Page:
AUSTIN, Texas - Staring at extinction, the Big Twelve is once again in play.
The beleaguered conference made a rousing comeback Monday, when Texas declined an invitation to join the Pac-10 and decided to stay in the Big Twelve.
Oklahoma, Oklahoma State, and Texas A&M quickly followed the Longhorns by recommitting to the conference after commissioner Dan Beebe convinced his members they would make more money in television and media deals in a 10-team Big Twelve than in a 16-team Pac-10.
A person with direct knowledge of discussions among the Big Twelve's remaining members said Texas is clear to set up its own TV network and keep all proceeds in exchange for remaining in the Big Twelve. The person spoke to the Associated Press on condition of anonymity because final details had not been worked out.
"Everybody is feeling much more confident the Big Twelve is going to survive," the person said. "Everybody's going to be making more money."
All that talk about the Pac-16, the first super conference that would span from Seattle to the Lone Star State? Done.
"University of Texas president Bill Powers has informed us that the 10 remaining schools in the Big Twelve Conference intend to stay together," Pac-10 commissioner Larry Scott said in a statement.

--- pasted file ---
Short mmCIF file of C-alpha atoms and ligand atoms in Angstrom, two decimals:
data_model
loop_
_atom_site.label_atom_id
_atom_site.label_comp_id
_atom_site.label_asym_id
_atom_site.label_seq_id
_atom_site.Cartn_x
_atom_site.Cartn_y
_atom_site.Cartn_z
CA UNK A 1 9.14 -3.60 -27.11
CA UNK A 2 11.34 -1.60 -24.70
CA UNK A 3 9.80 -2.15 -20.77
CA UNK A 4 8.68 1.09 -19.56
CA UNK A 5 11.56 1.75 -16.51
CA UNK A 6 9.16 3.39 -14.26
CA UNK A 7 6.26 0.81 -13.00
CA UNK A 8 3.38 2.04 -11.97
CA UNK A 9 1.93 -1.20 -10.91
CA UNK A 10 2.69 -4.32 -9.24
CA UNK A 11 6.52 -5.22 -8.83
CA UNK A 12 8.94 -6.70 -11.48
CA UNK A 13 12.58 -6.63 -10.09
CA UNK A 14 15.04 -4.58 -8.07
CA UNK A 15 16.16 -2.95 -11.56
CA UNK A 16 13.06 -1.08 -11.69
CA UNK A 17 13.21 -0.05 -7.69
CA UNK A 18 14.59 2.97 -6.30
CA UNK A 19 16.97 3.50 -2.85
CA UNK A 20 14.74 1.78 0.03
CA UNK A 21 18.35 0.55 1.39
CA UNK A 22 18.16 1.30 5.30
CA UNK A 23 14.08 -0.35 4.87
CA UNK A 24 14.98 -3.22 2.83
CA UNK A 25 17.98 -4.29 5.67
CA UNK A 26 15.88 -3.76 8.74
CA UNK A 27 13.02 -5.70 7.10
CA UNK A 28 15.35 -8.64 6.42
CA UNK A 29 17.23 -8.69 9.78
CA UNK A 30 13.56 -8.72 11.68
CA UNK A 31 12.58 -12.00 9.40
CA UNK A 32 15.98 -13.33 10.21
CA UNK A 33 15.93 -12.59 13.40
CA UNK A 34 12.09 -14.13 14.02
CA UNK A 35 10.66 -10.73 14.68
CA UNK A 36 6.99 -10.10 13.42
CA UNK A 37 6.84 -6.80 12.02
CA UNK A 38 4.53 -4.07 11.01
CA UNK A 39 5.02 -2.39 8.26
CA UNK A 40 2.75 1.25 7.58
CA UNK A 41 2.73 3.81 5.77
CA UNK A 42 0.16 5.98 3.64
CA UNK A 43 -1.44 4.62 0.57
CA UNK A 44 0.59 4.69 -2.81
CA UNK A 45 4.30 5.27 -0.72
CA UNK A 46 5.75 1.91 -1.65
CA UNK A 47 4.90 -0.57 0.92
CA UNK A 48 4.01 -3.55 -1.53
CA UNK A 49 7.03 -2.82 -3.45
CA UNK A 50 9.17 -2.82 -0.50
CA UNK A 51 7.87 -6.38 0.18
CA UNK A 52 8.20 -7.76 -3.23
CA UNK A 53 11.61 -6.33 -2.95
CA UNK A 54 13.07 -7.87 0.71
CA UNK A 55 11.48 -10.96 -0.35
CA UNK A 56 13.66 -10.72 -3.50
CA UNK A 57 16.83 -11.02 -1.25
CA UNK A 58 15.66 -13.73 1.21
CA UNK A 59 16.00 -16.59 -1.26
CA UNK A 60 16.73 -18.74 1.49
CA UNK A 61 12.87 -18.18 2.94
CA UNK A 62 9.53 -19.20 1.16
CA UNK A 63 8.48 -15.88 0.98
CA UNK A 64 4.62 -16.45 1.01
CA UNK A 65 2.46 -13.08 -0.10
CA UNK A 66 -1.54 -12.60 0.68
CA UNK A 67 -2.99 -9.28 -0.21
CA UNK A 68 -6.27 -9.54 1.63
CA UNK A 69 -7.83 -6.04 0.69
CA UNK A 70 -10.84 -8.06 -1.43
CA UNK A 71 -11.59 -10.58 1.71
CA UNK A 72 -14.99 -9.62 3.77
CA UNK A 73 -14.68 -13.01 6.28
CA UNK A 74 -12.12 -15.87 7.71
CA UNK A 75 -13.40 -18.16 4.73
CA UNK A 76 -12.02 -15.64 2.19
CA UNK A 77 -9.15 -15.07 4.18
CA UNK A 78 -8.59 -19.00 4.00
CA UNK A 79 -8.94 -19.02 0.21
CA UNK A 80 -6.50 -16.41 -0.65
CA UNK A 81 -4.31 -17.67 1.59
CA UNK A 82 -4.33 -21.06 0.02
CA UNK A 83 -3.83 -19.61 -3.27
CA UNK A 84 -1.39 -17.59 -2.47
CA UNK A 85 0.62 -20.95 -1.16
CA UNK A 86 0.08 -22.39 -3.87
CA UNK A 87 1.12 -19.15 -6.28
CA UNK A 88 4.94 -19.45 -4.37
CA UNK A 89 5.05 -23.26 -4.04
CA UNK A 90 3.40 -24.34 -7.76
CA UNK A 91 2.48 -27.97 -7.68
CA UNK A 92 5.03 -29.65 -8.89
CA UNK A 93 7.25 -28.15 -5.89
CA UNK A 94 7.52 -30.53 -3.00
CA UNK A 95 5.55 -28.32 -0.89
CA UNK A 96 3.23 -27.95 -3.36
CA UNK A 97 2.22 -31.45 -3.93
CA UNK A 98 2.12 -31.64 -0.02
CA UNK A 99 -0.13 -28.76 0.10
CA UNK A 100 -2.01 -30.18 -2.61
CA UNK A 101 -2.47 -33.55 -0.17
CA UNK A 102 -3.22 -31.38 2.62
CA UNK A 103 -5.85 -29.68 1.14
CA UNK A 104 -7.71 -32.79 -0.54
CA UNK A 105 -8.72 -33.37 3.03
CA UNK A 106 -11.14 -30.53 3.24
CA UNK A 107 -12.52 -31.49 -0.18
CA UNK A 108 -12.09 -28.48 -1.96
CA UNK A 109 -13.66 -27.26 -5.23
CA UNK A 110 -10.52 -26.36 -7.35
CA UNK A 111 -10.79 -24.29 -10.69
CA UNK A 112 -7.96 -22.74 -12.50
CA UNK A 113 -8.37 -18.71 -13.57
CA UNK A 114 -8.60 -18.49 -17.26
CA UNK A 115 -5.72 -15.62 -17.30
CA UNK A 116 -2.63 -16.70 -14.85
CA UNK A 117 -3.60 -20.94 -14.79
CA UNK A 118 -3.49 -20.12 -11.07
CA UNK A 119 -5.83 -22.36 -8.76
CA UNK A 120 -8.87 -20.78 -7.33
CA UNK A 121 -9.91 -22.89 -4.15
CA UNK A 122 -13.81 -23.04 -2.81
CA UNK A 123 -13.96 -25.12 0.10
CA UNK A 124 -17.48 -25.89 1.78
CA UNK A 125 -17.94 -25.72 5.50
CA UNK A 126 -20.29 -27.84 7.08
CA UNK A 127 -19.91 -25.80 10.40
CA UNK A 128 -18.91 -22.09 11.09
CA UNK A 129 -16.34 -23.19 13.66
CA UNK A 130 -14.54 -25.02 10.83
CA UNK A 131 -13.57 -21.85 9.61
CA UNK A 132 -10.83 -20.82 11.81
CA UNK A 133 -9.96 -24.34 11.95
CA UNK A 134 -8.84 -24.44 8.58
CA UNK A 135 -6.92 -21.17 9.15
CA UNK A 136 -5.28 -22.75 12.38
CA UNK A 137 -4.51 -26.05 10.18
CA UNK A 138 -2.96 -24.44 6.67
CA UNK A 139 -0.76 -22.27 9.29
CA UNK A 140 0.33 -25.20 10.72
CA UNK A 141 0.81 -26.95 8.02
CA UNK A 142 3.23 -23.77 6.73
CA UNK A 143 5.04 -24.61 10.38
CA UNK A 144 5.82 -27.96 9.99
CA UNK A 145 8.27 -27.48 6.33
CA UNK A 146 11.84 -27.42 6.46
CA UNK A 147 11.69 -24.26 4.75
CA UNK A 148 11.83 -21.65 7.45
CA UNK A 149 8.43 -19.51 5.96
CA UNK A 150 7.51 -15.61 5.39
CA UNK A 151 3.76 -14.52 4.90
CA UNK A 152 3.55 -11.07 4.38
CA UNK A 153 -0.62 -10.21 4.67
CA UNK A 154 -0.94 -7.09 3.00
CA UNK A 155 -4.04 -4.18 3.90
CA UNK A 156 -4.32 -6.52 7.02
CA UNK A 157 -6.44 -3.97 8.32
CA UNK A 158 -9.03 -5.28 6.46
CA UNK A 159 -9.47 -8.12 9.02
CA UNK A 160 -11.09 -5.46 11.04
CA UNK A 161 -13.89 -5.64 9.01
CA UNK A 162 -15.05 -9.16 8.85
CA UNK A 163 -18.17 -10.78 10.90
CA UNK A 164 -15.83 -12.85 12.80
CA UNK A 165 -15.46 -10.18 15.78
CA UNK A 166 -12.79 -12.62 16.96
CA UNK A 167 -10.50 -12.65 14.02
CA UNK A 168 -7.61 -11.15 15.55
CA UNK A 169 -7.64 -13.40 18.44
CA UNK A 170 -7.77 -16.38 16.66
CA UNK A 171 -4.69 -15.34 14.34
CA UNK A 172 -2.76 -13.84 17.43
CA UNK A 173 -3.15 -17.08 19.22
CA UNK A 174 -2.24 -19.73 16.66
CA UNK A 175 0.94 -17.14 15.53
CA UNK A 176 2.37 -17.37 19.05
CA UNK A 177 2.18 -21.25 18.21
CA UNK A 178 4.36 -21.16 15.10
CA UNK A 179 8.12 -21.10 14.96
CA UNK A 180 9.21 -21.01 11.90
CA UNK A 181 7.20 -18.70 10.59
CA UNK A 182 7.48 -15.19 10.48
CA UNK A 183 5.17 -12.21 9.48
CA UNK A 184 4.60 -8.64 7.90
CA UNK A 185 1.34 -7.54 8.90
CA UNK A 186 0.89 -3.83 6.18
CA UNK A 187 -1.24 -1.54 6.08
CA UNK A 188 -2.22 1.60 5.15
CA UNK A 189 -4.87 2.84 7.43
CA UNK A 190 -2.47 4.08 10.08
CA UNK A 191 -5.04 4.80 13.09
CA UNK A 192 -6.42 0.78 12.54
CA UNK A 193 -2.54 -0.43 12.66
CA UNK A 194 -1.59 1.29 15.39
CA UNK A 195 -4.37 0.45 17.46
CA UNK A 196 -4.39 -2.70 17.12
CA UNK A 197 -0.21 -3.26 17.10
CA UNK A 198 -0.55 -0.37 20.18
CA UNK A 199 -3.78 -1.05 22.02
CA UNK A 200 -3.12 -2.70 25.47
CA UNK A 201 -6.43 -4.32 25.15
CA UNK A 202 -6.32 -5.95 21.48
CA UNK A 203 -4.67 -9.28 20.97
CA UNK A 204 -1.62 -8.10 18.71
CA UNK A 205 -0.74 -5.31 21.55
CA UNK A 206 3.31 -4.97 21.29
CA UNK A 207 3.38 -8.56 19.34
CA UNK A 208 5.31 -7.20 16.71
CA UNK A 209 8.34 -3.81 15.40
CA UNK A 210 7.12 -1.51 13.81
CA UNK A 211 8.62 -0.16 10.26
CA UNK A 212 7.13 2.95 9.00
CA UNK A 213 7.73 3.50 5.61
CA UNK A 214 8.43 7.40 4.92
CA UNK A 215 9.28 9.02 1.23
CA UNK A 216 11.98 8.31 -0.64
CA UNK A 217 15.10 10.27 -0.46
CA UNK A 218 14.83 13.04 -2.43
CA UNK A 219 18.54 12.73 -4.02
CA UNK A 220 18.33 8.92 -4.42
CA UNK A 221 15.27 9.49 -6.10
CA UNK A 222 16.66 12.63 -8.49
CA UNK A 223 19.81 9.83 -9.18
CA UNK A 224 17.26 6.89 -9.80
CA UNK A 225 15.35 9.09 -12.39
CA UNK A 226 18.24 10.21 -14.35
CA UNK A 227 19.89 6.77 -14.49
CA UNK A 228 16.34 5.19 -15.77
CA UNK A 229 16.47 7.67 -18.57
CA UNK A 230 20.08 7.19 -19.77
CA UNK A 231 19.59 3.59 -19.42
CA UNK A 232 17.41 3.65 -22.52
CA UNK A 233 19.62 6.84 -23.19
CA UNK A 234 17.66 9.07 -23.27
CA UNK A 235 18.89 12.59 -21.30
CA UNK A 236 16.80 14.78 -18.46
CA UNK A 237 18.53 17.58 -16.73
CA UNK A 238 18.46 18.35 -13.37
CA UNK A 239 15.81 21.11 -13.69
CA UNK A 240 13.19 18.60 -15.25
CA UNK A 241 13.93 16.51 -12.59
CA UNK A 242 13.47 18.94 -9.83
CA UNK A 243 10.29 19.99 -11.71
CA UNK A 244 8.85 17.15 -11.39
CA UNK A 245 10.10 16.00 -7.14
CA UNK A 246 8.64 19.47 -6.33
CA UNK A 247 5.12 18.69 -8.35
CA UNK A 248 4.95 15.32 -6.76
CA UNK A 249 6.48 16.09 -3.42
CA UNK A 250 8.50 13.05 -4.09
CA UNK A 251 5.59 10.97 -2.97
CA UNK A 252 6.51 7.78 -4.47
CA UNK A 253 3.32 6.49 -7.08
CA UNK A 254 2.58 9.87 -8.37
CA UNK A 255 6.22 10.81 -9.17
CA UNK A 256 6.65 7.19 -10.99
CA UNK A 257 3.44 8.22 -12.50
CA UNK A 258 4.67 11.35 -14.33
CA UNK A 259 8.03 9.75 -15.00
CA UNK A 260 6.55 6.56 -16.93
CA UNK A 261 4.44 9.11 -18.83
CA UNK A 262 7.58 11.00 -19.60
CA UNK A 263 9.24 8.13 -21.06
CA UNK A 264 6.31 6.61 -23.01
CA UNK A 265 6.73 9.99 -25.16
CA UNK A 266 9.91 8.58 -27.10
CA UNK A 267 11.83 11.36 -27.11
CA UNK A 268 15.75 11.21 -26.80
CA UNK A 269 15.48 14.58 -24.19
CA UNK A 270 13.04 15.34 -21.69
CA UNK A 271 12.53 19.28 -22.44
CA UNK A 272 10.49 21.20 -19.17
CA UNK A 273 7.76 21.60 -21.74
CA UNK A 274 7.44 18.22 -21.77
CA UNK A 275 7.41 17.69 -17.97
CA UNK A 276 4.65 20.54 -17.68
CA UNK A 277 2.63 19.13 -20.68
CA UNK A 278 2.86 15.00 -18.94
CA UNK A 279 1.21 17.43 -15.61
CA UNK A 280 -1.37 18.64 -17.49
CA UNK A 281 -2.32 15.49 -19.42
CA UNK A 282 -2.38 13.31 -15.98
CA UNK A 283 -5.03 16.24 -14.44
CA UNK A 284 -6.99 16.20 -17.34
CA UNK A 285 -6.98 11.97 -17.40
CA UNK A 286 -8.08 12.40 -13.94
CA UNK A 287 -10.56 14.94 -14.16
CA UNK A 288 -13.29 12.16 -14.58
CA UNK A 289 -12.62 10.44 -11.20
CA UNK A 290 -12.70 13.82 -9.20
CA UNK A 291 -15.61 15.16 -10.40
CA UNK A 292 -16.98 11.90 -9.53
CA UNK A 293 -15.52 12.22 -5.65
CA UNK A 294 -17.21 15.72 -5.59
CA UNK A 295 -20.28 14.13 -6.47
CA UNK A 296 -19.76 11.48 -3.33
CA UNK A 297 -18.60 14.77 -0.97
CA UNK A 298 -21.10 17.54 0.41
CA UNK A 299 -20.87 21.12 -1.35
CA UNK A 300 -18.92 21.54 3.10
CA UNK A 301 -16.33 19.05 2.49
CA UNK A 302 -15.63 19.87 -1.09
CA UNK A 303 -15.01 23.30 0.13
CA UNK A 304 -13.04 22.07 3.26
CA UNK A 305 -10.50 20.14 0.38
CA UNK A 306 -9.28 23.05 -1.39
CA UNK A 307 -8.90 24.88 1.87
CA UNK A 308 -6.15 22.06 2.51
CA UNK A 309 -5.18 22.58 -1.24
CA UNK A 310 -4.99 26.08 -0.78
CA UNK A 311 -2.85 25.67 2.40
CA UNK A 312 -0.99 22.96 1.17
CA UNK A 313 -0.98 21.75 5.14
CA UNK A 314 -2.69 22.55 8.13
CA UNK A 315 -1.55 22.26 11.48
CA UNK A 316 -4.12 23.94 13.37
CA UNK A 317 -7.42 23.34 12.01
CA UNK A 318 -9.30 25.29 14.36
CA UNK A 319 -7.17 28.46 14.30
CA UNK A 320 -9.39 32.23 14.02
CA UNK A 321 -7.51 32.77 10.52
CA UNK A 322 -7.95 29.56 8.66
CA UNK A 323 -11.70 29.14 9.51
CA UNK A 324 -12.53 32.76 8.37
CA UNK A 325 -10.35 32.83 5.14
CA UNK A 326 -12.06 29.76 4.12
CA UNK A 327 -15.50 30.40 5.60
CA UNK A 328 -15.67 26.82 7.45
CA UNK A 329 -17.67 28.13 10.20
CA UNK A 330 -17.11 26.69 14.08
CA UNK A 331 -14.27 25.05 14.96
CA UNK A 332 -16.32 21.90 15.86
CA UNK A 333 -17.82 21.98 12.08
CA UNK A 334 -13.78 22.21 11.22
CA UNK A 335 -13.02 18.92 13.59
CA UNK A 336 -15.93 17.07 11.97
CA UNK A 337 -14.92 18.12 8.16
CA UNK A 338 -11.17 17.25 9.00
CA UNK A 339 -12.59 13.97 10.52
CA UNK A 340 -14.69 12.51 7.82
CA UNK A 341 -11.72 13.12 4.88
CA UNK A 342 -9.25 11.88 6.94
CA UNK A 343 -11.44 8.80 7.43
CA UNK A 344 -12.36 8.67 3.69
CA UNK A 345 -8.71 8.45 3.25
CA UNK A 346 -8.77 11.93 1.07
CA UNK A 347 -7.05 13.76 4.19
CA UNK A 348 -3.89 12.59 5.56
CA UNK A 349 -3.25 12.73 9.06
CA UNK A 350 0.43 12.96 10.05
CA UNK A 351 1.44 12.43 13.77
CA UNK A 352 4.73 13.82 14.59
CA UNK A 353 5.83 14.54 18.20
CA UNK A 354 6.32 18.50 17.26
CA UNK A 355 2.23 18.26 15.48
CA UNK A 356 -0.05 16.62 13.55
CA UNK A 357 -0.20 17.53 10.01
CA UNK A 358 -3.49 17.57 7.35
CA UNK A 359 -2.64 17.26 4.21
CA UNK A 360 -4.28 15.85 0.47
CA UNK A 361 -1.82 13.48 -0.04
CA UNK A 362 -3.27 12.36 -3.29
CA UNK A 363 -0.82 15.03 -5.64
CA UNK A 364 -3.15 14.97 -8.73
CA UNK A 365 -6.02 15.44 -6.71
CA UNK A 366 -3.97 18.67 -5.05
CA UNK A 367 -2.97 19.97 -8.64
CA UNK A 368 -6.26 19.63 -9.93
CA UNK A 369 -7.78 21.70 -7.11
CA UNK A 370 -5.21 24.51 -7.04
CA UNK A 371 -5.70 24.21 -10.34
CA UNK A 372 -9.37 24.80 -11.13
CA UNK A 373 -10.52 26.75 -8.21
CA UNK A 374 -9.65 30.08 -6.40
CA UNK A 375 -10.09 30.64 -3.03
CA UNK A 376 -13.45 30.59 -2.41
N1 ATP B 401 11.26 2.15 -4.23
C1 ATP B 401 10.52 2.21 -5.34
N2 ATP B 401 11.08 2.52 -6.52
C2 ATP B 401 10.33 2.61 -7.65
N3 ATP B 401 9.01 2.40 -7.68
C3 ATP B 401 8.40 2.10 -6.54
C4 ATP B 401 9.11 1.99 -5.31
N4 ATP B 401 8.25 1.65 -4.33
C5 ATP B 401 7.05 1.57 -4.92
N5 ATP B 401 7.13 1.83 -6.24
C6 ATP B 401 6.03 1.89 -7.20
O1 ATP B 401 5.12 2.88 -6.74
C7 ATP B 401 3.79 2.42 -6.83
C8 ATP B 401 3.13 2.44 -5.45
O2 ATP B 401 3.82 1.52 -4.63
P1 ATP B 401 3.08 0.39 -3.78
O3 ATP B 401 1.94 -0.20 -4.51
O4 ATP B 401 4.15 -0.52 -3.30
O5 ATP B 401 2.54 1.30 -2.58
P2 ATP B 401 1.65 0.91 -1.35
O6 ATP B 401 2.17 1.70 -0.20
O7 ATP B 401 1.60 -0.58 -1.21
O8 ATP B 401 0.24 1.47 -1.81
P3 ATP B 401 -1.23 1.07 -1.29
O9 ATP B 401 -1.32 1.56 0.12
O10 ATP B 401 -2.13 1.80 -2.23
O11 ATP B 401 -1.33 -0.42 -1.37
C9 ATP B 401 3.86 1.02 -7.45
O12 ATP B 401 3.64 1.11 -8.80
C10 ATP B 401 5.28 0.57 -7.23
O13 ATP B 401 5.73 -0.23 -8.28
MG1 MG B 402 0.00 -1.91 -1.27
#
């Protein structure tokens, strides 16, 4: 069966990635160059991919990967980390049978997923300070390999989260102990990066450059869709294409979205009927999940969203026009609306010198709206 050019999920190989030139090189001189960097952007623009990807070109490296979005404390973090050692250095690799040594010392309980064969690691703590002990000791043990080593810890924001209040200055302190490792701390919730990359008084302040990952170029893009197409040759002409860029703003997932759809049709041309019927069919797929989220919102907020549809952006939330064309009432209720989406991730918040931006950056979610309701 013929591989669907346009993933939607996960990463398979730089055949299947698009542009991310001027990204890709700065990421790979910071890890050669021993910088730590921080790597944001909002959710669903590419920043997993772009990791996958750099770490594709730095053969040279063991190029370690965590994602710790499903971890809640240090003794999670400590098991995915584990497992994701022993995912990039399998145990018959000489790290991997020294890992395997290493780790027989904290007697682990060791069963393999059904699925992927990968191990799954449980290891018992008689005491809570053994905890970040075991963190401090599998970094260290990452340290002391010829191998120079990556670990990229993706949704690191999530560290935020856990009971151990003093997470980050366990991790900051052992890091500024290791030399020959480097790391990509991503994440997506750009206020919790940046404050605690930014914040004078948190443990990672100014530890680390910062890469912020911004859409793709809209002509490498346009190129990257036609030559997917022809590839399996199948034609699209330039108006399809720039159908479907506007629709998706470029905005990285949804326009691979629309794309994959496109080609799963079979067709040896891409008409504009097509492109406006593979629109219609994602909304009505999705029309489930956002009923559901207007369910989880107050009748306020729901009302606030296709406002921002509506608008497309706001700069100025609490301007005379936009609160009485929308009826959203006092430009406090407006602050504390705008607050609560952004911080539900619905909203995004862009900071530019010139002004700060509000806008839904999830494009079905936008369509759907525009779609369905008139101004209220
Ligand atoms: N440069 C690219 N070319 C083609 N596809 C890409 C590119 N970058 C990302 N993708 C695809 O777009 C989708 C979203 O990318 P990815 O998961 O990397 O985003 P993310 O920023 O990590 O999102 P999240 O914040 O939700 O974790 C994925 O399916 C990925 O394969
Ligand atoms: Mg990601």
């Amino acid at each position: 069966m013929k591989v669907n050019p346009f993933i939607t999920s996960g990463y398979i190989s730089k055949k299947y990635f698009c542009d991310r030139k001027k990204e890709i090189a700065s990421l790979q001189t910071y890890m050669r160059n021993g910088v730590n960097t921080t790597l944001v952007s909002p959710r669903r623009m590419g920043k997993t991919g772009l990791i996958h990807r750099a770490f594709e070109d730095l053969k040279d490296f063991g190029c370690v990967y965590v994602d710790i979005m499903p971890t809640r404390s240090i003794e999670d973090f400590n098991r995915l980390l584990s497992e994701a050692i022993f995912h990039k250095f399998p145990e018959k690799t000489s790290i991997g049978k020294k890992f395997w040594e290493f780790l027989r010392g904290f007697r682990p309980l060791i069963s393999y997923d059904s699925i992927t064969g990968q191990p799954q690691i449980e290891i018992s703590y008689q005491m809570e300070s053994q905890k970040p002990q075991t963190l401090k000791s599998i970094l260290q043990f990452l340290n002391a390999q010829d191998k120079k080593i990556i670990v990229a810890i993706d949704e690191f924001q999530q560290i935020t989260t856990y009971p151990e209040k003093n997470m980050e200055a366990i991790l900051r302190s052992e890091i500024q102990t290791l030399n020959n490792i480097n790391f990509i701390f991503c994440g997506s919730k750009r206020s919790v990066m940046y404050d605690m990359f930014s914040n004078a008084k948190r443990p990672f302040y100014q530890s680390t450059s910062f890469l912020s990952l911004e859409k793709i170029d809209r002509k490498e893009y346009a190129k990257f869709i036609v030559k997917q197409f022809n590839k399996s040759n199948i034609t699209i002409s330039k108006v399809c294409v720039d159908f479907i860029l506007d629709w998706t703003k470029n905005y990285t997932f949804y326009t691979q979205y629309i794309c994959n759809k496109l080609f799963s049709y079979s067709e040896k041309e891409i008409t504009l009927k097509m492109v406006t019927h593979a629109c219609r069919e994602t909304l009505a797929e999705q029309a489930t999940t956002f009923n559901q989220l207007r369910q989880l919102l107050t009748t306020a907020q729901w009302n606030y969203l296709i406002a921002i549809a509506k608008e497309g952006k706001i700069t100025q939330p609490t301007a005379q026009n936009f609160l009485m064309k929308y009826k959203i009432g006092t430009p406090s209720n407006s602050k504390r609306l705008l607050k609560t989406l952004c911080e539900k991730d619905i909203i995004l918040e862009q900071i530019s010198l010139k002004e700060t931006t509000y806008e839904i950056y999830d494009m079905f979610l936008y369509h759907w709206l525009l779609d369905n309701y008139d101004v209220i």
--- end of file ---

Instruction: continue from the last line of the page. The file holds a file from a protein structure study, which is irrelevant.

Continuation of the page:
Powers declined comment when asked by the AP about details of the deal that kept Big Twelve together.
The conference, born in 1996 when the Big Eight merged with members of the Southwestern Conference, seemed to be falling apart last week when Nebraska (Big Ten) and Colorado (Pac-10) decided to leave over the next two years. Now the Big Twelve its back, though there are still questions about how it will conduct its business.
Among those that still need to be answered by Beebe is how and why the Big Twelve will be more lucrative now, especially when it cannot hold a conference title game with only 10 members.
Beebe did not return phone messages Monday, but plans to hold a conference call with reporters on Tuesday.
Last year, Big Twelve schools divided between $7 million and $10 million each depending on how many appearances they made on regional and national TV. At Big Twelve meetings earlier this month, Beebe said he expected huge increases in rights fees from both Fox and ESPN.
The more lucrative contract with ESPN runs through the 2015-16 academic year, while the Fox deal is reportedly in its final two years.
The news about the Longhorns, Sooners and the rest of the Big Twelve South powers staying put was especially good for Kansas, Kansas State, Baylor, Iowa State, and Missouri - the five schools in danger of being left homeless if the conference dissolved.